Set Up Your Mac Like an Interactive News Developer

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Developers know the scenario: Just as you get comfortable with one machine, it comes time to upgrade to a new one. Maybe you’re used to wrestling your way through the setup process, running long lost commands until you run out of error messages. The New York Times Interactive News team is here to help.

Using this NPR tutorial as an example, I spent some time during my first days on the job here documenting my setup process. You can follow the steps below to set up your machine so that it’s ready to build and deploy like we do.

First a little context: Interactive News is a newsroom development team that builds software for newsgathering and storytelling. We use many different technologies; we’ve got running projects in Python, Node, Rails, Go and even Haskell. This guide focuses on the core technologies we use to create newsgathering tools like web scrapers, database frontends and other data-processing scripts.

A quick note before we begin: I’m using a recent-model MacBook Pro running macOS Sierra 10.12.

Getting Started

First things first: Open up your App Store and check to see if there are any new updates to install. You’ll want to make sure your computer is set up with the latest security and operational updates.

Next up? Command line tools. Open up your terminal, and run this command:

xcode-select --install

This will get your machine ready to install software packages that will help you as you begin to build news applications.

Your Terminal and Text Editor

As you just discovered, your Mac comes with a fully functional built-in terminal. But if you’re looking to get the most out of your experience I recommend using iTerm2, which gives you the flexibility to customize the number of vertical and horizontal panes in your window. iTerm2 also provides a robust search and autocomplete and allows you to set up a hotkey to launch the terminal quickly.

There are a handful of options for text editors, and personal preference will be your best way to decide. I use Atom, GitHub’s free and open-source text editor. Members of the team here also use Visual Studio Code, Vim, and Sublime Text 2.

Homebrew

Homebrew is a package manager that will help you install software quickly and painlessly. To install Homebrew, run this command from your terminal:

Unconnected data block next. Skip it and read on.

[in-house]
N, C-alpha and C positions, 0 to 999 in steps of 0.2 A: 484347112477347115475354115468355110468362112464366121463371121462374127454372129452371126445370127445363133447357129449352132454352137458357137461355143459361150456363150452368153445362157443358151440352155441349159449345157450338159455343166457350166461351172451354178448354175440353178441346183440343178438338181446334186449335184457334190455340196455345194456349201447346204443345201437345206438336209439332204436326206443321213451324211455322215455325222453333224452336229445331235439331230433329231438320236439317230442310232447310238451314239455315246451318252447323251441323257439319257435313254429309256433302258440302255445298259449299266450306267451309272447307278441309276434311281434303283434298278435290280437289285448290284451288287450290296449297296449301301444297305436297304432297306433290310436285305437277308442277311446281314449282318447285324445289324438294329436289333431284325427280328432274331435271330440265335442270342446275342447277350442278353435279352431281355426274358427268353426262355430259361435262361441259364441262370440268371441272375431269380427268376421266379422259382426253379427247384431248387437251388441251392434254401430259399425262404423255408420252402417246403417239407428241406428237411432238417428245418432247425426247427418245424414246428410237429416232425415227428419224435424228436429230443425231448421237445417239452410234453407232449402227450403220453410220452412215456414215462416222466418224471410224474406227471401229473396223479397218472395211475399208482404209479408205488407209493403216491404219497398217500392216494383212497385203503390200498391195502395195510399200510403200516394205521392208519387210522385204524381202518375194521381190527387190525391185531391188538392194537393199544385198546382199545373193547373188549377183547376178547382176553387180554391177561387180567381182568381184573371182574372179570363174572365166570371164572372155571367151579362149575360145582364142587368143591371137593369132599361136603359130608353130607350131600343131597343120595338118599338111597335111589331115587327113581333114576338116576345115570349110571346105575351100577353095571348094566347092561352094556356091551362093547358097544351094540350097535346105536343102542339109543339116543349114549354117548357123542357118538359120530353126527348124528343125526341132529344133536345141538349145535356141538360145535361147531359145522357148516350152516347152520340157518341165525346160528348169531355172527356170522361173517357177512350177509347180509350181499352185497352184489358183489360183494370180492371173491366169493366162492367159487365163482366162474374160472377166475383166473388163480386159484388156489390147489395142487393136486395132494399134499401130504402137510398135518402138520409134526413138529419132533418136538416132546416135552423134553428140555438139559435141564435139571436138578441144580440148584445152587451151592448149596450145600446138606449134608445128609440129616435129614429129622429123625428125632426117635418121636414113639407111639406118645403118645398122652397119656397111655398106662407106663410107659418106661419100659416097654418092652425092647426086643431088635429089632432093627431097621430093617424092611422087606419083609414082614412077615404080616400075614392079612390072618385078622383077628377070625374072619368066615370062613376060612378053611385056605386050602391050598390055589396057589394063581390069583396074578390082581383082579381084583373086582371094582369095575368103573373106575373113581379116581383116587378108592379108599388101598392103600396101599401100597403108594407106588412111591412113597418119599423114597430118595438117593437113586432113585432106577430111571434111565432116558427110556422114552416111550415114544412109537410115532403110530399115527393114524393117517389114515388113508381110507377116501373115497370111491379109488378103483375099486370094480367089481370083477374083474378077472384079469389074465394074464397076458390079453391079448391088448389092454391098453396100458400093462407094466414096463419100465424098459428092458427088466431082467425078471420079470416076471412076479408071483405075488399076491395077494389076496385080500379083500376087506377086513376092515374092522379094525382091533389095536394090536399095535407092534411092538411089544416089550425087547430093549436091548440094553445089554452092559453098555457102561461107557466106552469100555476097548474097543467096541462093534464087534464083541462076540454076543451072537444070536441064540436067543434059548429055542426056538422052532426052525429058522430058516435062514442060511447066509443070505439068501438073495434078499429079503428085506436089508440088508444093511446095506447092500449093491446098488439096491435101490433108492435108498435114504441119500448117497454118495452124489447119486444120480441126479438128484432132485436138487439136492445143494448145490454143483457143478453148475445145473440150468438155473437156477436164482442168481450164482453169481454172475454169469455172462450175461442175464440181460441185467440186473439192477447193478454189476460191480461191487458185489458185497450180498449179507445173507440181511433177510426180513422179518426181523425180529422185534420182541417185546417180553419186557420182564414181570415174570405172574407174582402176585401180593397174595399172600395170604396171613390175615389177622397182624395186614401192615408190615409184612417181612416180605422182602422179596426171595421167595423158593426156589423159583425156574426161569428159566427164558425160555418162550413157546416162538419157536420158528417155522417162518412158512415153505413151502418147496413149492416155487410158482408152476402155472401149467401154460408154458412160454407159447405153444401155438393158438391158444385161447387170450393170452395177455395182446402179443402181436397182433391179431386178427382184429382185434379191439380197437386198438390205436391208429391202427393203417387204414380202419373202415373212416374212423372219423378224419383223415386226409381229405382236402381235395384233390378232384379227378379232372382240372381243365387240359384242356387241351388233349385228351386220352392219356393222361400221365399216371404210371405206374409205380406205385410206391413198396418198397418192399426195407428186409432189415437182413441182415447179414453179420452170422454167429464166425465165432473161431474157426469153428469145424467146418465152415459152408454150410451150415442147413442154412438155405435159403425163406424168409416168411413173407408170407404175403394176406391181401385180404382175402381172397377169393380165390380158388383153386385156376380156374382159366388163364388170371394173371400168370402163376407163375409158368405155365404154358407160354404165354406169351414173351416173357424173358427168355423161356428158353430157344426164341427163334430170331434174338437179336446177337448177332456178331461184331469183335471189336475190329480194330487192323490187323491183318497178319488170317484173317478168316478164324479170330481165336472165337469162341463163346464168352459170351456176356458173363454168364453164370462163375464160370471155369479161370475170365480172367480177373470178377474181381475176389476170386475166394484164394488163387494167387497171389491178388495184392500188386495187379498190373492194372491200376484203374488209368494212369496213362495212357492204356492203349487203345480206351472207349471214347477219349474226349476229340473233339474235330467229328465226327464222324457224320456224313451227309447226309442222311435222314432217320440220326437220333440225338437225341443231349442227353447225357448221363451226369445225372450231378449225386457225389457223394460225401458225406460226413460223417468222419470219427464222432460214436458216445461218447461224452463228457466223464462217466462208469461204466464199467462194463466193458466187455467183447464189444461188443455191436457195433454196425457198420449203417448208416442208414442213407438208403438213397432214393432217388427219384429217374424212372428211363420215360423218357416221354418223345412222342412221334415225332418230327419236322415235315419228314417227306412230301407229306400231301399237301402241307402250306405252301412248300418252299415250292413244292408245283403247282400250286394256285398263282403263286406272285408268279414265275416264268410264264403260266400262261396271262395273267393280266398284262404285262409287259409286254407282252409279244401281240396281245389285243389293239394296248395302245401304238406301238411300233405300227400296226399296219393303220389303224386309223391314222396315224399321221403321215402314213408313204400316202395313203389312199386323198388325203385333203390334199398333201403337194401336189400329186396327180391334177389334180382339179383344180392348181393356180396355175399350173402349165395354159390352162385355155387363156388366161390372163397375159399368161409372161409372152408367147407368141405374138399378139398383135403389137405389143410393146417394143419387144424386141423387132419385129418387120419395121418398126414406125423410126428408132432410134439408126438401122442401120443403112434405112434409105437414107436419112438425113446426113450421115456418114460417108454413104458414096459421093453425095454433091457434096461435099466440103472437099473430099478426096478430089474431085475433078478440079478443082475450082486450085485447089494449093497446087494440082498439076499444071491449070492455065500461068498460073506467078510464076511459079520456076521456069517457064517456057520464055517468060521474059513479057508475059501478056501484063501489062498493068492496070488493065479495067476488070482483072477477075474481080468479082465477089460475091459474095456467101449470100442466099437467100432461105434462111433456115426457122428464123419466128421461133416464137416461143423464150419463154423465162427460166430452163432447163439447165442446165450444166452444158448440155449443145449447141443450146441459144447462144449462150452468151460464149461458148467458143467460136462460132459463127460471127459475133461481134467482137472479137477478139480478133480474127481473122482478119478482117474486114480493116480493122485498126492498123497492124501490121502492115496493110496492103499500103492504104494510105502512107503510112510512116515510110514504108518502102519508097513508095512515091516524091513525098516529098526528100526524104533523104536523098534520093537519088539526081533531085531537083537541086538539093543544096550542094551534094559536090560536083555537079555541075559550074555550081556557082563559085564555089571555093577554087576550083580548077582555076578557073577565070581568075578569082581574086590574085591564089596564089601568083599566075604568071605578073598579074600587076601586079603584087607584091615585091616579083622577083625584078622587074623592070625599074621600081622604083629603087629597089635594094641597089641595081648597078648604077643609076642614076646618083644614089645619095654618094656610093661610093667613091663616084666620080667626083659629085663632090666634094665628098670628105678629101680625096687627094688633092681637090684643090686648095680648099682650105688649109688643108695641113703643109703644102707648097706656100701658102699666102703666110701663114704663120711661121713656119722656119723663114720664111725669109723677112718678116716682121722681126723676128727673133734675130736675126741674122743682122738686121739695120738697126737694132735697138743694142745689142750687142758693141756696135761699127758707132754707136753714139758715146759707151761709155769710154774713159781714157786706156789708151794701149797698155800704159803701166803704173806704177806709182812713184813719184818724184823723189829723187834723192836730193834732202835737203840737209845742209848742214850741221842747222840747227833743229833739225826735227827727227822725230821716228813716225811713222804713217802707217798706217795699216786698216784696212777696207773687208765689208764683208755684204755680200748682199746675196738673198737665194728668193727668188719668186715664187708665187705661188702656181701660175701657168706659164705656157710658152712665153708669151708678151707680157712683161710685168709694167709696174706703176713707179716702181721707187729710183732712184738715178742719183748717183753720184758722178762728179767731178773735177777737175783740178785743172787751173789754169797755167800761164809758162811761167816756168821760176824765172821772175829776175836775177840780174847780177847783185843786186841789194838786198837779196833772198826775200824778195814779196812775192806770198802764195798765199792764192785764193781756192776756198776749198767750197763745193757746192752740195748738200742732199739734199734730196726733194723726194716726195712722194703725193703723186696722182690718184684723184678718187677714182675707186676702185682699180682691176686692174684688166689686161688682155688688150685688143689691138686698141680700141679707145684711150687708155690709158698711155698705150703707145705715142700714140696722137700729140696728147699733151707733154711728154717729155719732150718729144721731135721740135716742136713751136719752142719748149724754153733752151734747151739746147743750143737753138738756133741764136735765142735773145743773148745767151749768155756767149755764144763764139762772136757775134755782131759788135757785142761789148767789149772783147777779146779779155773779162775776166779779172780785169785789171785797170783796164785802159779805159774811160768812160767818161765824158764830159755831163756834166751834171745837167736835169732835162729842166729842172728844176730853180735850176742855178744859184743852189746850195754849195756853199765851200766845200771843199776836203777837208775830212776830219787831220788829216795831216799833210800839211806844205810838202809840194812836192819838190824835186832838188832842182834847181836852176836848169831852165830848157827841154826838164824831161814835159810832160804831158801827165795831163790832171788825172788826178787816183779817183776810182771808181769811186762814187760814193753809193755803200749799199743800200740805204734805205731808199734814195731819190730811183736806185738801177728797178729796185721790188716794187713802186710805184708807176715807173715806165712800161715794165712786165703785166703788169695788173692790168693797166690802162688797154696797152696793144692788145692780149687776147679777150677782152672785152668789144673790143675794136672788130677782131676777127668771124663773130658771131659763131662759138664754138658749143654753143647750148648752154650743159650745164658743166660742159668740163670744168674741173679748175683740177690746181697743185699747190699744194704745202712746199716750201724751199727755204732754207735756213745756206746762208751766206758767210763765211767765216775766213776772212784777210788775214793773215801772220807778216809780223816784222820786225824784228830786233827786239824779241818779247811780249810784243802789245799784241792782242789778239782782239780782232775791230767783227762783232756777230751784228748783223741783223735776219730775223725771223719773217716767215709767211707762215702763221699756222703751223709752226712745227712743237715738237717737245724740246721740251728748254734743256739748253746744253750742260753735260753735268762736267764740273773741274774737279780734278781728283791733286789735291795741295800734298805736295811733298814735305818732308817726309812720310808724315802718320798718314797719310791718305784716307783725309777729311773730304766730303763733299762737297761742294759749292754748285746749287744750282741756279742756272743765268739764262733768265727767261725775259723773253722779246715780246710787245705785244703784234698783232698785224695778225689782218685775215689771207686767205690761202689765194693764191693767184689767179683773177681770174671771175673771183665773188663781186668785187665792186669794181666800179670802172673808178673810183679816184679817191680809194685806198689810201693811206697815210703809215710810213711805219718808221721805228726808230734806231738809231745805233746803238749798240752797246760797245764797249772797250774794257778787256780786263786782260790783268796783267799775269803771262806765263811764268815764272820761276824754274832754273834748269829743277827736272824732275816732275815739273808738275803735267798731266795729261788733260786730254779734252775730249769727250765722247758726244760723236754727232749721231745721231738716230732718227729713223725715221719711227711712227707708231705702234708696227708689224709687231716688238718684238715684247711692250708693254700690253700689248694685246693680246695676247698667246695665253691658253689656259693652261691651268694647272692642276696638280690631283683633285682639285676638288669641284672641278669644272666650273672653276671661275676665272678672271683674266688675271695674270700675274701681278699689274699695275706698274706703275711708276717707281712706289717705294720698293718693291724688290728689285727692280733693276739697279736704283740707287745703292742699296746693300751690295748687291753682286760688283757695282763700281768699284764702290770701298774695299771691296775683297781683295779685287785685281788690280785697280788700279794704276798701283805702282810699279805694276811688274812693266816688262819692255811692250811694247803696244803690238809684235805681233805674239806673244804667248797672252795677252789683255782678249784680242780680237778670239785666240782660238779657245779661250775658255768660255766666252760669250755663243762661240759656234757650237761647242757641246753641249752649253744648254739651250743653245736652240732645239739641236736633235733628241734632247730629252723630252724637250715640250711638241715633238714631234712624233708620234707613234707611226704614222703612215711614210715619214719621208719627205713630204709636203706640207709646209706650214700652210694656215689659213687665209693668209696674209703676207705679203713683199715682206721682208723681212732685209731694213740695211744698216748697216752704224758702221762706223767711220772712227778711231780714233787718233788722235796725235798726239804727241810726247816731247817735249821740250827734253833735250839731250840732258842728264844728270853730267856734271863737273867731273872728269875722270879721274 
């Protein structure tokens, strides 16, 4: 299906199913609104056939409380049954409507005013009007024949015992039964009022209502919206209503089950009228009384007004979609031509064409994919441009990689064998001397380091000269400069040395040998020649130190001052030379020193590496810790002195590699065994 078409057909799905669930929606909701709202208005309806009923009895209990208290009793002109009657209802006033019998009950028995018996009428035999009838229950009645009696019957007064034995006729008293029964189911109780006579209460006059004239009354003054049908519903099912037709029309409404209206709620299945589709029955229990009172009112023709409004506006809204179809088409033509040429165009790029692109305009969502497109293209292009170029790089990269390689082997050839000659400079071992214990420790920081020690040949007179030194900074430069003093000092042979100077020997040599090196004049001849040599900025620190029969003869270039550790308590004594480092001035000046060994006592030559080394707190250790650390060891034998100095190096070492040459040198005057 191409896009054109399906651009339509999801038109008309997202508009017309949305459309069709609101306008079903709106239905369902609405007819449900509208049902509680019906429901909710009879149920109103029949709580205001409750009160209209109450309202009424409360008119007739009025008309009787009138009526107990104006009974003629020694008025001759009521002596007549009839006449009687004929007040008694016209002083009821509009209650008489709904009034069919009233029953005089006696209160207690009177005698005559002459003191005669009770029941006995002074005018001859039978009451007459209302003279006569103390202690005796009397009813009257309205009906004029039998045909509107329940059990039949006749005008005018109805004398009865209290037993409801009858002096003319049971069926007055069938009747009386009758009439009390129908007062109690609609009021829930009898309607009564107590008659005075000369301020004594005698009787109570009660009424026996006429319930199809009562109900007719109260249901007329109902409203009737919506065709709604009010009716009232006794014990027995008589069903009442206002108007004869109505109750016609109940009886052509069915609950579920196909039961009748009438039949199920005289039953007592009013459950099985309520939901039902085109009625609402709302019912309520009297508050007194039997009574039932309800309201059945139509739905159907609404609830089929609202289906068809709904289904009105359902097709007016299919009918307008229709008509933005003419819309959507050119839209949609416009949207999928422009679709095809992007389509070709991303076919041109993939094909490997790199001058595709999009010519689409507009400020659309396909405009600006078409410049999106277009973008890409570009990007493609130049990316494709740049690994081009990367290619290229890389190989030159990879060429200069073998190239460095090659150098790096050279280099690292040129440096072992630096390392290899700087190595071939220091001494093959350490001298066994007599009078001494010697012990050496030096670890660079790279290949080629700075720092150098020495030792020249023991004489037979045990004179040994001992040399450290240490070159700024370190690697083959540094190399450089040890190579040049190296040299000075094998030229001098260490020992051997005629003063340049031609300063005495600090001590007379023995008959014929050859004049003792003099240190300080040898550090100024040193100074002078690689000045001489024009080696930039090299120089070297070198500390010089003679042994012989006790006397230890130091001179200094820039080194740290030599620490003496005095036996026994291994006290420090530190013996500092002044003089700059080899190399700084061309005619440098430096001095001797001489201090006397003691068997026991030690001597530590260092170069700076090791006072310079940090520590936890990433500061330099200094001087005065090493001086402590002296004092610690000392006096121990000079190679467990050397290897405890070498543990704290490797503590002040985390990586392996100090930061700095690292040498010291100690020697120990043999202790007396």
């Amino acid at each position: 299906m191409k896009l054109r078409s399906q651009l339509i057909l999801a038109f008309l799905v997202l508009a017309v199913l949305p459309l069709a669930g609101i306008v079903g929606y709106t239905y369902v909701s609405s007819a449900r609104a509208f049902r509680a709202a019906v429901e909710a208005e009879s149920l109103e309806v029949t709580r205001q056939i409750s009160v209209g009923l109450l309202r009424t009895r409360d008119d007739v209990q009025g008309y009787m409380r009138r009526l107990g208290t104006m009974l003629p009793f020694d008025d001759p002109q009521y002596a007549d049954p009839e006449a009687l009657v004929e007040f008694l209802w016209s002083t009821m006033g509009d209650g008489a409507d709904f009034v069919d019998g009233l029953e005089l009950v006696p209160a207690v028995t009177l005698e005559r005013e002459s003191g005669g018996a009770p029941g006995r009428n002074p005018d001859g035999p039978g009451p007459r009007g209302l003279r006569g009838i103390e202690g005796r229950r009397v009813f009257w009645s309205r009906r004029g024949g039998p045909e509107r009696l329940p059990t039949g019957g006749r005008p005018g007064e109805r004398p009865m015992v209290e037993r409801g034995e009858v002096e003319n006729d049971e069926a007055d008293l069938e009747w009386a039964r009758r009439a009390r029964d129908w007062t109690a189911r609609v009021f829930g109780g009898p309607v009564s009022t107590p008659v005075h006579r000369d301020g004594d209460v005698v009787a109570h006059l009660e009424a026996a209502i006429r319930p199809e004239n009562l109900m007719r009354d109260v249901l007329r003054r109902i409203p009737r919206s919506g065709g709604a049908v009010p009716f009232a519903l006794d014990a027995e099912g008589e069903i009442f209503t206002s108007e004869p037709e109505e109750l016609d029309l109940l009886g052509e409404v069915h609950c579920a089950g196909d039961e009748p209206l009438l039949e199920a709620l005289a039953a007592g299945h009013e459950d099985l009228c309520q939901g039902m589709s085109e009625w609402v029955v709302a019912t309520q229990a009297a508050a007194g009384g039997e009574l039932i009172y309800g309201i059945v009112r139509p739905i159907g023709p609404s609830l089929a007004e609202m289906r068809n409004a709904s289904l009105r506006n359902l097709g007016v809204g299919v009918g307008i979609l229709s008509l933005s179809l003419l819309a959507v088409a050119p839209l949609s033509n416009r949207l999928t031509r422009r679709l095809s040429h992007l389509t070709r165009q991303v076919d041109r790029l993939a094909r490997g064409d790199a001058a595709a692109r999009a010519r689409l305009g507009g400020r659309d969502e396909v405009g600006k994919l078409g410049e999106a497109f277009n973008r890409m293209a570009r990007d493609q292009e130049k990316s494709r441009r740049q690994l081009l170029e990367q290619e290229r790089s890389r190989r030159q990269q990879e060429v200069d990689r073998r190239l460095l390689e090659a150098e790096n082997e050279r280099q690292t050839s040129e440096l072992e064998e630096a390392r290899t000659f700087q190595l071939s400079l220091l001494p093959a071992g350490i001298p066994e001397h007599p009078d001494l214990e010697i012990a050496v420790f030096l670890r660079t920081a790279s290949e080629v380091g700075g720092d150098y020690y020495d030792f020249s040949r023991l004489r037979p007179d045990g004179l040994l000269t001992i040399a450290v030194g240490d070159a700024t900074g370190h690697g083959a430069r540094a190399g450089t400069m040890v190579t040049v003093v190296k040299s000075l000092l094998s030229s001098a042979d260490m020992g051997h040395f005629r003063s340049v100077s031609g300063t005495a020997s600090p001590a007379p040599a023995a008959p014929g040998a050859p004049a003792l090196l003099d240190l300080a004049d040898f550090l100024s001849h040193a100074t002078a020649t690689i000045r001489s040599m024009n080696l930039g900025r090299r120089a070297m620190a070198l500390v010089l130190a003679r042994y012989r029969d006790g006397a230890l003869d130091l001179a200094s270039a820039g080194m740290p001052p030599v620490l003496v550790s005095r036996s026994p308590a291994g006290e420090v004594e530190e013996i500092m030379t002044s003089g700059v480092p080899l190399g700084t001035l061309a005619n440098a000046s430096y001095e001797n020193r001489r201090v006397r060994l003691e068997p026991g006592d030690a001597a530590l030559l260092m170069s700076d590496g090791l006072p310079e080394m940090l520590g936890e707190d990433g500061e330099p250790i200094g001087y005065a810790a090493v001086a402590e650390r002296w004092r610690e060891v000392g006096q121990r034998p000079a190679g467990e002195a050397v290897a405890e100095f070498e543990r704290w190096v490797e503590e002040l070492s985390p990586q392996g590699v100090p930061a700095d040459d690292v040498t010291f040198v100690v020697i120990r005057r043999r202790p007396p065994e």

/usr/bin/ruby -e "$(curl -fsSL https://raw.githubusercontent.com/Homebrew/install/master/install)"

Follow the instructions in the prompt. You’ll be all set with Homebrew once you see:

“Your system is ready to brew.”

AWS Credentials

We use a combination of Amazon Web Services and Google Cloud Services to host most of our scripts and public applications.

This section assumes that at least part of your work will be hosted with Amazon Web Services and that you’ve been set up through the AWS portal with an access key and secret access key.

Make a directory called .aws and change into it:

mkdir .aws
cd .aws

Create two files, config and credentials:

touch config credentials

In config, paste in your AWS region:

[default]
region = xx-xxxx-x

In credentials, paste in your AWS key and secret key:

[default]
aws_access_key_id = xxxxxxxxxxxxxxxxxxxx
aws_secret_access_key = xxxxxxxxxxxxxxxxxxxxxxxxxxxxxxxxxxxxxxxx

GitHub SSH Keys

Whether you’ll be working solo or on a team, version control will allow you to keep track of your code in all its iterations. The Git client should come automatically installed on your machine, so you’ll just need to create an account on Github.

Once you’ve created a GitHub account, you’ll need to give your machine access to pull and push to repositories. GitHub’s documentation will help you through setting up your SSH keys.

PostgreSQL

For database software, the team uses a mix of MySQL, PostgreSQL, MongoDB, ElasticSearch or Redis depending on the needs of the project at hand. The news applications team tends to favor Postgres because of its configurability and capacity to load and query large amounts of data quickly.

Installing it with Homebrew is a snap. One command will help us to get Postgres ready to use:

brew install postgres

Python 3 and Virtual Environments

Your Mac comes with Python 2.7 pre-installed, which is great! We use Python 3 for new project builds, though. So that we can leave the system Python at 2.7, we only set Python 3 to default within virtual environments that sandbox your projects.

Here’s how to get started:

brew install python3
pip3 install --upgrade pip setuptools wheel
sudo pip3 install virtualenv virtualenvwrapper

Add the following to your ~/.bash_profile:

export VIRTUALENV_PYTHON=/usr/local/bin/python3
export VIRTUALENVWRAPPER_PYTHON=$VIRTUALENV_PYTHON

In your terminal, type:

source ~/.bash_profile

Although we typically use Python and Flask or Django to back most of our internal reporting tools, our public-facing applications are more often built using technologies like Node and React.

Google Cloud Platform

Finally, you will want to install what you will need for your deployment process. Most of the Interactive News team’s deployment infrastructure lives on the Google Cloud Platform, so my setup involved initializing Google Cloud SDK and Kubernetes services.

Still Need Help?

These steps should be all it takes to get you started building projects on your Mac. If you still have some questions, come find me on Twitter or on the News Nerdery Slack.


Set Up Your Mac Like an Interactive News Developer was originally published in Times Open on Medium, where people are continuing the conversation by highlighting and responding to this story.

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